It is interesting to note that women keep their father’s family names when they marry. After a woman’s first name is “bint” followed by her father’s first name, then “al” referring to the father’s family name. For example, the third wife of Sheikh Mohammed is Haya bint Hussein. (She is the daughter of the late King Hussein of Jordan.)  The second wife of the Emir of Qatar is Mozah bint Nasser al Missned. This custom means that a couple never has the same family/last name, unless they are cousins, a common arrangement in royal families, which makes things even more confusing! A child never takes on his mother’s family name. In fact, it is impossible to determine who the mother of any individual is in the Arab world unless you are a personal acquaintance or it is a famous, usually royal, family who has made its records public, which is rare. Thus, you will not be able to identify the mother of any individual.

At first, I found this strange, but I quickly realized I was over-simplifying, tangled up in cultural nuances and assumption. Many women in the United States keep their so-called maiden names and give their children either hyphenated last names or only their husbands’ names. In other words, they are joining what is called the patrilineal genealogical structure of Asia and the Middle East, where there are no recorded birth lines to the mother’s family. It is easy to get trapped into dualistic thinking. “They do it that way in the East. We do it this way in the West.” The lines are blurred. And there is no one right way.

Next post: Construction in a Caravan Culture

Visions of Utopia

“… the ethos of Dubai is all about building bridges to the outside world…about creating connections with different cultures…Dubai hopes to show young Arabs that there are alternatives to extremism.”

Sheikh Mohammed bin Rashid al Maktoum, Ruler of Dubai

Wall Street Journal, January 12, 2008

A city where people of all religions can live and work in peace and in safety.

A city that takes advantage of a lucky – and temporary- source of wealth by spending it quickly, even extravagantly, to create a better lifestyle for its citizens.

A city that wants to use its strategic location to become a world-wide tourist, entertainment, and business destination.

A city that honors ancient traditions while welcoming new ones.

In an interview on 60 Minutes in 2007, Sheikh Mohammed was asked, “Why are you trying to do all this so fast?” His response: “Why not?” Their countries were behind. They needed to catch up. So they went into fast forward mode. Why not?

The royal families in Dubai, Abu Dhabi and Qatar could have continued their own lavish lifestyles without paying any attention whatsoever to the ordinary citizens. Instead, they chose to build new cities and improve the standard of living for their people.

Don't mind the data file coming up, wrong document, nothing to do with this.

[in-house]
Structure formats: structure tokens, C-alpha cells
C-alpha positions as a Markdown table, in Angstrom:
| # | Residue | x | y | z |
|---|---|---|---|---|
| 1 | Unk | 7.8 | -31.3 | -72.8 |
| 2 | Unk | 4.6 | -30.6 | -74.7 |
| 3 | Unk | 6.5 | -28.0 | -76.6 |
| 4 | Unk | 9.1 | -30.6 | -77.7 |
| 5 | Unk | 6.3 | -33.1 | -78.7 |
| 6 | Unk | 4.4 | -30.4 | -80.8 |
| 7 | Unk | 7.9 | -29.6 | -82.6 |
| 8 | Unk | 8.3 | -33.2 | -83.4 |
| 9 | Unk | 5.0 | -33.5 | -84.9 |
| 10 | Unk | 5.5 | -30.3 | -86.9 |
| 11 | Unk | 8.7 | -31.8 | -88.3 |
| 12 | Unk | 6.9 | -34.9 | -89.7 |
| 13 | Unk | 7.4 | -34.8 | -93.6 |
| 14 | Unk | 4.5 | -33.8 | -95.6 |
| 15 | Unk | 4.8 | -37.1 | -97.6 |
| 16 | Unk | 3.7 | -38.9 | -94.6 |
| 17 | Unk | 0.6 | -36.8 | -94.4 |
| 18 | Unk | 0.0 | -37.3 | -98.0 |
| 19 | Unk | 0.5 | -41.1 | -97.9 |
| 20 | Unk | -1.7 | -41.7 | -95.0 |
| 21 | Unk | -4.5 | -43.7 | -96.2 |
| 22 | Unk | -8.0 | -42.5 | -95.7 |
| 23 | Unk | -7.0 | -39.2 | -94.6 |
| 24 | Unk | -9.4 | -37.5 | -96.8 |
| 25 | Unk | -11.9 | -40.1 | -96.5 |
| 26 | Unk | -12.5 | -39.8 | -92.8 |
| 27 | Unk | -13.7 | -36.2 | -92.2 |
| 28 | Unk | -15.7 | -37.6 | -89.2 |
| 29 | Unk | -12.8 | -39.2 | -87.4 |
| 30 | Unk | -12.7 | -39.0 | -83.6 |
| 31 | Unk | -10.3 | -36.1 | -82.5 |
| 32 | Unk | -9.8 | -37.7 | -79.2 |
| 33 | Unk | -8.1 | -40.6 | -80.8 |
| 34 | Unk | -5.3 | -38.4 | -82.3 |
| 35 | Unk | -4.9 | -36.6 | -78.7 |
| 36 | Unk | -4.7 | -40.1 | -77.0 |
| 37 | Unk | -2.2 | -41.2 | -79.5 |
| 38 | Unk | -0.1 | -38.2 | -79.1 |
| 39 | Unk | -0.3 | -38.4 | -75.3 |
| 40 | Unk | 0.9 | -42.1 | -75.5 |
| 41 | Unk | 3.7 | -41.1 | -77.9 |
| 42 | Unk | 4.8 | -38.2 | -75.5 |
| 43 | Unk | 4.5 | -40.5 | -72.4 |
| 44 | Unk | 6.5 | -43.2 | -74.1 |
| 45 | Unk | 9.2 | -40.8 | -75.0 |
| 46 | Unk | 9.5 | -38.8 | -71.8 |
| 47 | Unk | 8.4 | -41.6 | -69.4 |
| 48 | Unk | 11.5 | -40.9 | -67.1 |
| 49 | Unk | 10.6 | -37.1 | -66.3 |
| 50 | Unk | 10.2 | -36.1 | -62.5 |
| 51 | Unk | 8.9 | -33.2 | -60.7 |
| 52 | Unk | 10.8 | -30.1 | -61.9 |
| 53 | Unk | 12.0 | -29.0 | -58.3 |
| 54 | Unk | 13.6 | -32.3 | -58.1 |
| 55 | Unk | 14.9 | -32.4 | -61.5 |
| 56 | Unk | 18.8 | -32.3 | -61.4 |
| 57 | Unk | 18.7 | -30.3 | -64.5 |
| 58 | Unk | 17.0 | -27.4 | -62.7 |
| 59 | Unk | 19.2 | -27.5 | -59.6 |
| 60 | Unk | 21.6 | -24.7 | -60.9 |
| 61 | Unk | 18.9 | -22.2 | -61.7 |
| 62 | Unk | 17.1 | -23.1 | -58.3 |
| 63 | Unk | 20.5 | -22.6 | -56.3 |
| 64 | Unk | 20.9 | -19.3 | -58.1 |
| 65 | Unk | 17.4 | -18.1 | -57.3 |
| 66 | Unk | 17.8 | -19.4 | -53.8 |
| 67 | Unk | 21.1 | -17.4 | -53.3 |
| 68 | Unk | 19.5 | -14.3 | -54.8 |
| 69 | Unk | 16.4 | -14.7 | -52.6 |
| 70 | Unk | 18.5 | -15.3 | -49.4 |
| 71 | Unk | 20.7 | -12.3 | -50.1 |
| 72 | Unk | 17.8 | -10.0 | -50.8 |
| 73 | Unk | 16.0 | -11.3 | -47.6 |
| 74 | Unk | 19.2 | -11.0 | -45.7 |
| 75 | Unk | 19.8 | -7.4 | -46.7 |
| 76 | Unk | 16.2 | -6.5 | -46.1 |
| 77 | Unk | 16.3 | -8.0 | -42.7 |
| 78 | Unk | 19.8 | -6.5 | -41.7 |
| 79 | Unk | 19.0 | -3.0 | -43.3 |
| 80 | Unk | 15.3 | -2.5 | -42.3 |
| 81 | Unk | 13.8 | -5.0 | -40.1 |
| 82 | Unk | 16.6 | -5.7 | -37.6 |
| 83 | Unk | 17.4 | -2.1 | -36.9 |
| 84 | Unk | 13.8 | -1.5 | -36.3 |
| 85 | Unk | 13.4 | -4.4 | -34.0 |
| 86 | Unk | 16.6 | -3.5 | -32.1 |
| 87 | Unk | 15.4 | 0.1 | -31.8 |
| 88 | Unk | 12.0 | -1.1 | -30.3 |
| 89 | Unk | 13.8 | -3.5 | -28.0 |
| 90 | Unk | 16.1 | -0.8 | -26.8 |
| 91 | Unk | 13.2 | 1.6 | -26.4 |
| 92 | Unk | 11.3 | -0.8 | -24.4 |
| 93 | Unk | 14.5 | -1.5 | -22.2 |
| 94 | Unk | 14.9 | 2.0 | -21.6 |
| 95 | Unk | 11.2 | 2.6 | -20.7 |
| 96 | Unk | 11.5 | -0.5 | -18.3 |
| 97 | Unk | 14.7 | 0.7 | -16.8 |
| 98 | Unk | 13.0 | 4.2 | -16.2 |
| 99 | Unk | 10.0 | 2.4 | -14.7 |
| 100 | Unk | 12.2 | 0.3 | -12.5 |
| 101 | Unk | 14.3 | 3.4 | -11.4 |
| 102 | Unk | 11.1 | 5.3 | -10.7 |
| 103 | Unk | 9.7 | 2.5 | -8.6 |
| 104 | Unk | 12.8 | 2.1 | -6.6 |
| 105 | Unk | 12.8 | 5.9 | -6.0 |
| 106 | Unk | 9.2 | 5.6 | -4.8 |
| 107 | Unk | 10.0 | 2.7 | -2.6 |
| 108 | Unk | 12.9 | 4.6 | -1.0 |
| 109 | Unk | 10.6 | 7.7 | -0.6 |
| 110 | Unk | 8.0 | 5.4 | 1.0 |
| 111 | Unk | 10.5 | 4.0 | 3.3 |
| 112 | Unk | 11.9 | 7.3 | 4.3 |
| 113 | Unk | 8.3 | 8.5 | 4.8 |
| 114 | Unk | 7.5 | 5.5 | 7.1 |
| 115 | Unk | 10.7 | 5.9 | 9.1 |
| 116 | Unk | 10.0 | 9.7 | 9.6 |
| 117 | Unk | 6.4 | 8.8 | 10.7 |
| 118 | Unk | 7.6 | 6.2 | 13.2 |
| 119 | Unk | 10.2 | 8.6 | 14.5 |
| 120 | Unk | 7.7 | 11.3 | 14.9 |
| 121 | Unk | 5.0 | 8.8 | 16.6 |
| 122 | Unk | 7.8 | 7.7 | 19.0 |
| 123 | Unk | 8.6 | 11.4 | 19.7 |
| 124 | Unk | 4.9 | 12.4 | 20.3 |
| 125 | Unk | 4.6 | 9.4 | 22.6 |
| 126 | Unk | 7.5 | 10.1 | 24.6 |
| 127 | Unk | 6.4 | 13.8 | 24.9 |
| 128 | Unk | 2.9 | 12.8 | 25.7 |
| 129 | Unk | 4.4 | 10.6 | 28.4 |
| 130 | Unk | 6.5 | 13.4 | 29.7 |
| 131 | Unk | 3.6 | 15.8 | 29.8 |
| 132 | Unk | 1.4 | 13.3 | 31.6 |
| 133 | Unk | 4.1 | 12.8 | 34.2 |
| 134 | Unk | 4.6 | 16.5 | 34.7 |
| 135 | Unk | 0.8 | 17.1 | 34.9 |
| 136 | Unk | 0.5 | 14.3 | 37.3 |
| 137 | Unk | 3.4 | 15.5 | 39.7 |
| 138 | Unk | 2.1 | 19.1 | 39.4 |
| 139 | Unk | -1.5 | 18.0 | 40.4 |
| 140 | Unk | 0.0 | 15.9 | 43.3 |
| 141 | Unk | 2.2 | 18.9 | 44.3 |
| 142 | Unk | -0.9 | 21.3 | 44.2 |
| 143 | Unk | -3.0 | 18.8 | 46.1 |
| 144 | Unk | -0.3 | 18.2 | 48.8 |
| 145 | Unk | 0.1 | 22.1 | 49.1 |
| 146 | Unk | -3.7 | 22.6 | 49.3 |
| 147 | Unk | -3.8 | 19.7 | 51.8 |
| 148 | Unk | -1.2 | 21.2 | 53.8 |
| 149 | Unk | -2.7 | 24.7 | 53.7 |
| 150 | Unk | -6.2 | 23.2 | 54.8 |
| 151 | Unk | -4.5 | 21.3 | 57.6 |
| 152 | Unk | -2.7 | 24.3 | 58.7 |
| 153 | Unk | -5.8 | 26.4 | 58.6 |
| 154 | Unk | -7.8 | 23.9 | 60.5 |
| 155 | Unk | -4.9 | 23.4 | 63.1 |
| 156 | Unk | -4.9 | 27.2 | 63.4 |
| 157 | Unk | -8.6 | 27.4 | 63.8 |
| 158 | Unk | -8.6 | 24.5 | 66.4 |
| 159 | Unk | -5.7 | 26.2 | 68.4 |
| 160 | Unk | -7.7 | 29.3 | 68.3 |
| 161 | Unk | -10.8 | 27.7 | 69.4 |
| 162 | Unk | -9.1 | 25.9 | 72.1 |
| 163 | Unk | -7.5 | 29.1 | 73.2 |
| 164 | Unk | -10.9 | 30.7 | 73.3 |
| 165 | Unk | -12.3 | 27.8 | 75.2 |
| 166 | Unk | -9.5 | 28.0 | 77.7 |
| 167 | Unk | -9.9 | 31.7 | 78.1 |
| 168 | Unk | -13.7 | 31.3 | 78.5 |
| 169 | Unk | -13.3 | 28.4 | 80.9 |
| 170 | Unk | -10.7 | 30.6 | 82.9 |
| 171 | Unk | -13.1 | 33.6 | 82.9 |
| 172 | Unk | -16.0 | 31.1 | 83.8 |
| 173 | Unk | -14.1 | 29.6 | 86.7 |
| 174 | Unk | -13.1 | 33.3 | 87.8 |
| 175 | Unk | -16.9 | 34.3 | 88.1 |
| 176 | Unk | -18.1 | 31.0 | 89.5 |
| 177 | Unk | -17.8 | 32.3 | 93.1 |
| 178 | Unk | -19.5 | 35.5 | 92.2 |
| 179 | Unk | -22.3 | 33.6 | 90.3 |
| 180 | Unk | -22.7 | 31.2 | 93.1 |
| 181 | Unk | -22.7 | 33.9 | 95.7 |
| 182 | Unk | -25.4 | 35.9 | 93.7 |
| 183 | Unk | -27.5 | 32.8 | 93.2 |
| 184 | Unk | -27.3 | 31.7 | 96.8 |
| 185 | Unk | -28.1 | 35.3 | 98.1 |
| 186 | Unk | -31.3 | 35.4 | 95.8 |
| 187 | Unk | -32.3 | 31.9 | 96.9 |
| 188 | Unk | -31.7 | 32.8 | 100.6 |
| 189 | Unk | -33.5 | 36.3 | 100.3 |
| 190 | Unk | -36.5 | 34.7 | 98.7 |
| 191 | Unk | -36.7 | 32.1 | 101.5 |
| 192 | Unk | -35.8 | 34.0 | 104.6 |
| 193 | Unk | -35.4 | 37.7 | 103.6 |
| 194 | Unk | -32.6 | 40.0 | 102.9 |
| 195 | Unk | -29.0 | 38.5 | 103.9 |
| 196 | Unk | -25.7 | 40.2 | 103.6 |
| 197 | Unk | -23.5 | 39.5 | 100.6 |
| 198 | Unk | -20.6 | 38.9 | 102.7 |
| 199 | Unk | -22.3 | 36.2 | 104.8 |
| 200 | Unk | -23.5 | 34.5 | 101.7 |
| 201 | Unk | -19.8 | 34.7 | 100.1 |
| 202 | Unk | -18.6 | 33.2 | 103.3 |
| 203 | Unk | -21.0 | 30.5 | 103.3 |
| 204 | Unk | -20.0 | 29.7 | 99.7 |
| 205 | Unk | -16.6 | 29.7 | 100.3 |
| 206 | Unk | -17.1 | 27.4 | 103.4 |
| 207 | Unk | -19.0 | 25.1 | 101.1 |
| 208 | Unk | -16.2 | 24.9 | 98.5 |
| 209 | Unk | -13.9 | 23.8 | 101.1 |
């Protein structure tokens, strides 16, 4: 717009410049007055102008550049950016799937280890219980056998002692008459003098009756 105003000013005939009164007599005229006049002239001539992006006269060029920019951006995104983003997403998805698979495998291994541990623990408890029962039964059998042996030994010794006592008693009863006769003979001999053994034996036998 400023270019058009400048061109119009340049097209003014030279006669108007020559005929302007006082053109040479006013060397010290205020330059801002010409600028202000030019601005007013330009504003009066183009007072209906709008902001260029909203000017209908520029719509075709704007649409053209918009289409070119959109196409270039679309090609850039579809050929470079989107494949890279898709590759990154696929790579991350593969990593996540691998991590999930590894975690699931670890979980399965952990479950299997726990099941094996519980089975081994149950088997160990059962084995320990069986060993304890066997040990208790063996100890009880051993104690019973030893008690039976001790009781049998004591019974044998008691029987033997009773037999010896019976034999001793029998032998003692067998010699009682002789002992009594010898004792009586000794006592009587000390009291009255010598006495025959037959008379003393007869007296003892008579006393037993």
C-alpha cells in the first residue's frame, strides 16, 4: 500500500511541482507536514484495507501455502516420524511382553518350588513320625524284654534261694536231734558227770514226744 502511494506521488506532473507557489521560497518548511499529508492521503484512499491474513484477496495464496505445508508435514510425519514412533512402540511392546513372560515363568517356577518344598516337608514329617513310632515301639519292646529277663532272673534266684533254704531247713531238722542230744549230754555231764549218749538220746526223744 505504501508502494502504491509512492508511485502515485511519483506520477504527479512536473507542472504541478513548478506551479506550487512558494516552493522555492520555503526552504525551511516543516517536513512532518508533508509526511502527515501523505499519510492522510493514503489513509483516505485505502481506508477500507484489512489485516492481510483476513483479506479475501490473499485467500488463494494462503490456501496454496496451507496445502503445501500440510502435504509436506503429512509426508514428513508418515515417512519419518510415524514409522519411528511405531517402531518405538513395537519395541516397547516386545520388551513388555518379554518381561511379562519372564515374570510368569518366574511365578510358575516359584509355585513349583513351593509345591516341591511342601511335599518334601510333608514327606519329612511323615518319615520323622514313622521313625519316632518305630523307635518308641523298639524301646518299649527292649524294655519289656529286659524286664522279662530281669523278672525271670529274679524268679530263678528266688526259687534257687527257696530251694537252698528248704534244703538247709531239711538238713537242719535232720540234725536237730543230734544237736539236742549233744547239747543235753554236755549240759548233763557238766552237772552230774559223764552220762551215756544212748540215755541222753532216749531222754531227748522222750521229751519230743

Here is more from “Sheikh Mo” in his editorial in the Wall Street Journal, January 2008:

 “We believe that helping to build a strong regional economy is our best opportunity for lasting social stability in the Middle East…the Dubai narrative is all about changing people’s lives for the better through smart capitalism, will power and positive energy.”

Post Credit Crisis: It is tempting to ridicule Dubai. After all, it has certainly promoted itself worldwide. Sort of like a “show off.”  There is a running commentary: “How can they build a city in a decade when Rome took centuries?” “It is like Las Vegas on steroids.” The more glitter and glitz, Dubai concocts- the tallest building in the world, the largest fireworks ever seen, largest mall in the world-the more many people dismiss it, not unlike disdain for the “nouveau riche.” I, too, harbored these same misgivings and some scorn. Now I have a different feeling. I admire the  Emiratis’ courage and daring, the boldness of their dreams, their perseverance in the face of wide spread skepticism.

Dubai was hit hard by the global economic crisis and is paying for over-extending itself. It made huge mistakes . (Haven’t we as well?) They have halted some of their ambitious projects. They face huge challenges. Some of the fancy new buildings are already having structural problems. The aquarium in the Dubai Mall  sprung a leak, which was hastily covered up in the local press. Apartments on Palm Jumeirah, where we lived, are beset with mildew.

The city is rebounding, however, and trying to address those issues.  From a distance, it is easy to demean such exuberance, such faith in the future, and such determination to prosper. When you are here, however, you are swept up in the energy. It can happen. It is happening.  And, I suspect that Dubai will continue to surprise us. Let us hope Sheikh Mohammed’s vision IS realized. Positive repercussions will flow far beyond the shores of tiny little Dubai…

Next post: Pausing at a Crossroads